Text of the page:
Juxtaposing the aggressive media immigration fervor, we have the cute popular culture icon of Paddington Bear representing the sanitized, yet still not human, migrant experience. Immigration lawyer, Colin Yeo, exposed the pretense of the popular fantasy in a brilliant review of the new film, making it clear that poor Paddington wouldn’t stand a chance of overcoming the legal hurdles.

<https://www.freemovement.org.uk/an-immigration-lawyer-reviews-paddington/>

So how do educators, particularly literacy educators who promote human rights and global citizenship, inject the humanity into a study of immigration? I suggest a primary focus on the language of migrants- real people with stories and feelings. This humanizes students’ production of knowledge.

Making contact with migrants in students’ families and communities strengthens understanding of commonality and transnational values. Students can compile oral histories from migrants. The language of these commentaries can be analyzed, student reflections can be made in journals and the histories even dramatized to encourage empathy.

Poetry provides an accessible exploration of the language of immigration through the eyes of people who have lived it. I have listed and described some useful poems about migration that could be used in the upper primary and secondary classroom. If you have any other recommended poetry by migrants, please leave a comment below the post.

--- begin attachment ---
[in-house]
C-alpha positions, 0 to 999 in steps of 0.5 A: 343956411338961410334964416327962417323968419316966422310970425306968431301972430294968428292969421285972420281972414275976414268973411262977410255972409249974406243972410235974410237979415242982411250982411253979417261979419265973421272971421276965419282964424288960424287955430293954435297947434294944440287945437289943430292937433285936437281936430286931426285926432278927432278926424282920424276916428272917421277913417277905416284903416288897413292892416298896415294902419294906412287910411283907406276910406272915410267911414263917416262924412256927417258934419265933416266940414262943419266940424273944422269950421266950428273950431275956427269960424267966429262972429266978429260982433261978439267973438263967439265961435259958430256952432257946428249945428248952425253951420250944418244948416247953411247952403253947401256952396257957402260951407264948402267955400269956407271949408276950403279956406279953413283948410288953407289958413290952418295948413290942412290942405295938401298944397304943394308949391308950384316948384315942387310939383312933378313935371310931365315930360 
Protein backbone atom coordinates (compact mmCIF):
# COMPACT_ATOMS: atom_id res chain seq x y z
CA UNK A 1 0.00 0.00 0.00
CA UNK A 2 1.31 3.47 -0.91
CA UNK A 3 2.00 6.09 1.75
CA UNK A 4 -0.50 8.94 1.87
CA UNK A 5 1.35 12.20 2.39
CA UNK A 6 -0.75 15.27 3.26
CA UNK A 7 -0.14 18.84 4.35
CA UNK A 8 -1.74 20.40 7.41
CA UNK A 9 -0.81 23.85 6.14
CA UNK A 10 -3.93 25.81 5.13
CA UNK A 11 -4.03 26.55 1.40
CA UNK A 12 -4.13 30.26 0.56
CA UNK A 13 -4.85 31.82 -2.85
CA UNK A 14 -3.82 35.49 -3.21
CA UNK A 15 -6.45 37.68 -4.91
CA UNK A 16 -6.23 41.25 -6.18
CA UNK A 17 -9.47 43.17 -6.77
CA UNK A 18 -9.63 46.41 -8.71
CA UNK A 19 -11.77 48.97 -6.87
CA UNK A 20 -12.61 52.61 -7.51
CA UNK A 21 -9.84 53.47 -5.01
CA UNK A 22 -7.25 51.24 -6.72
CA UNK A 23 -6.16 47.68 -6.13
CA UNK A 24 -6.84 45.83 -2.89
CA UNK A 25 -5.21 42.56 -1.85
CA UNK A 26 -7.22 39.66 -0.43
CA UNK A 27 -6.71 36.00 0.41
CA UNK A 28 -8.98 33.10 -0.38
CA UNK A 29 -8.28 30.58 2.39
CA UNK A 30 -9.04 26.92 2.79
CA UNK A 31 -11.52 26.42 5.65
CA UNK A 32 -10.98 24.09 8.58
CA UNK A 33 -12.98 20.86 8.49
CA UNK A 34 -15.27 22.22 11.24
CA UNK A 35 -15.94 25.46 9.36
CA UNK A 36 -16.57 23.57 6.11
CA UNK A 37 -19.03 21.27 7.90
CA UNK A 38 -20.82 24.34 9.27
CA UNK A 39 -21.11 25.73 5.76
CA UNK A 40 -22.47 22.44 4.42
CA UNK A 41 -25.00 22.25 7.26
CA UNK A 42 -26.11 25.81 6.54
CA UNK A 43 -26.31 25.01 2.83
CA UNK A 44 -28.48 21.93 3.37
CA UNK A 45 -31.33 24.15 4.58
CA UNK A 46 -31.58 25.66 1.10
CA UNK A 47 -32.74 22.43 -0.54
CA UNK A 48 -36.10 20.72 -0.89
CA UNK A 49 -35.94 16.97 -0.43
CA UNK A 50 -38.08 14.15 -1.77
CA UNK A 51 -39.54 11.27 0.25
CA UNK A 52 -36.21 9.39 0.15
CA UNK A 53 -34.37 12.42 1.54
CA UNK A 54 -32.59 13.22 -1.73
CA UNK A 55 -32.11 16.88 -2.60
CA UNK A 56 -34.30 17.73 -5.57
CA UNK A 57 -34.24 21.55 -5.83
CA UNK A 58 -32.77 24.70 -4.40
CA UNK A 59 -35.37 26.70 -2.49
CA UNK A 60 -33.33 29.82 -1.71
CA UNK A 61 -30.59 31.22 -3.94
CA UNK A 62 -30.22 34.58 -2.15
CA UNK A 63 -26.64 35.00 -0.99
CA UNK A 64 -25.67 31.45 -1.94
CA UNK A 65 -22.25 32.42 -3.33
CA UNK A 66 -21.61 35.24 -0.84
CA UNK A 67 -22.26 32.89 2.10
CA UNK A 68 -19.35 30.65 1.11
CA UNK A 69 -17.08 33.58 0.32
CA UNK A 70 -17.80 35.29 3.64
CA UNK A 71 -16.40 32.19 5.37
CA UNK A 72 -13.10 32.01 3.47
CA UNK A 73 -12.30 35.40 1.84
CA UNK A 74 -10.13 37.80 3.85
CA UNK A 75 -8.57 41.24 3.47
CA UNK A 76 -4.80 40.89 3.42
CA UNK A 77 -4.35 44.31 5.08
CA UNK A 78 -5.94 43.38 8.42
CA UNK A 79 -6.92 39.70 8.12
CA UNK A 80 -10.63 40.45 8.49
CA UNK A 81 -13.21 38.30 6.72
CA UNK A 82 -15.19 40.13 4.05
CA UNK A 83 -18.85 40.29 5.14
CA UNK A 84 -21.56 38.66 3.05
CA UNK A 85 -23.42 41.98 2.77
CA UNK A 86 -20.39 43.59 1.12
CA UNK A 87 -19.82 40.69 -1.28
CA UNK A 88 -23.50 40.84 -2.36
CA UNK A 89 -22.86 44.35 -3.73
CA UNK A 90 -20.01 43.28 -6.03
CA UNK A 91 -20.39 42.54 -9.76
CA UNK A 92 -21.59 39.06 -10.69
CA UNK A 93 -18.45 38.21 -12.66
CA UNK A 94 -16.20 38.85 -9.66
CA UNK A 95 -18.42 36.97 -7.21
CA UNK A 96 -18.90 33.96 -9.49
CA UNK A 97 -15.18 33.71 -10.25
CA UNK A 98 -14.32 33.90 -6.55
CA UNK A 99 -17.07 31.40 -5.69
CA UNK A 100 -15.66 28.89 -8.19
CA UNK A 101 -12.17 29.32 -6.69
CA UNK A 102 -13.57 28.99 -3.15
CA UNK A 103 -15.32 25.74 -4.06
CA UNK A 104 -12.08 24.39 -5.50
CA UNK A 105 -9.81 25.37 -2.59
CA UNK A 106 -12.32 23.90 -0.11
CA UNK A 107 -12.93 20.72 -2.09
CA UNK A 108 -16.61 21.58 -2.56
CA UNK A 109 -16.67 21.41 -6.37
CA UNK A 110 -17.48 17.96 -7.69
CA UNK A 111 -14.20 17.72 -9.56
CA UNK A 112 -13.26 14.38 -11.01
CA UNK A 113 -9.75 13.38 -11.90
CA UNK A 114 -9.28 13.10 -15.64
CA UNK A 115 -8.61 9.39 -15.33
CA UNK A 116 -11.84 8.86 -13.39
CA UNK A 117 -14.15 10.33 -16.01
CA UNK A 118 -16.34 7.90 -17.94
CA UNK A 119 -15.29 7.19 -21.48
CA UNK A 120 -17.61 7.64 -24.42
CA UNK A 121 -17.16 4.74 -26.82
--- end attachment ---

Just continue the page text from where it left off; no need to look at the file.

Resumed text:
Antigone Kefala’s The Alien expresses the fear and powerless isolation of the migrant experience, “I am naked, engulfed in tentacles of emptiness”.

<http://www.poetrylibrary.edu.au/poets/kefala-antigone/the-alien-0059011>

Uyen Nhu Loewald’s ironic Be good, little migrants highlights the exploitation of immigrants.The poem conveys the frustration of knowing one’s place- that to be allowed into a country is not equal to inclusion.

“Give us your faithful service

sweep factories, clean mansions

prepare cheap exotic food

pay taxes, feed the mainstream”

<http://identities.asiaeducation.edu.au/resources/resources_landing.html?resourceId=2970>

Ruth Paddel’s collection The Mara Crossing unifies human movement with animal migration, making both a part of the ebb and flow of the Earth and history. In Time to fly natural images are listed next to human needs and hopes. Comparing humans to animals illustrates the natural order of movement “you go because you need a place to shed your skin in safety”.

<https://soundcloud.com/new-networks-for-nature/ruth-padel-time-to-fly>

James Berry uses the simile of a bird to describe migration in Black kids in a new place, “I’m like a migrant bird who will not return from here.” The tension of the trapped bird then shifts to permanence and hope with the metaphor of a tree “I am a transplanted sapling, here, blossoming”.

Peter Skrzynecki’s Migrant hostel also draws on images of birds to describe the migration experience, “We lived like birds of passage”. The theme of exclusion is expressed through images of obstructions, “barrier” and “gate”.

<http://www.poetryinternationalweb.net/pi/site/poem/item/17859/auto/MIGRANT-HOSTEL>

There is also an impeding image of the door in Adrienne Rich’s Prospective Immigrants Please Note. When a migrant goes through the door, a symbol of cultural assimilation, an identity struggle occurs “there is always the risk of remembering your name”.

<http://vimeo.com/39836802>

 

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Filed under 21st Century education, global citizenship, language analysis, poetry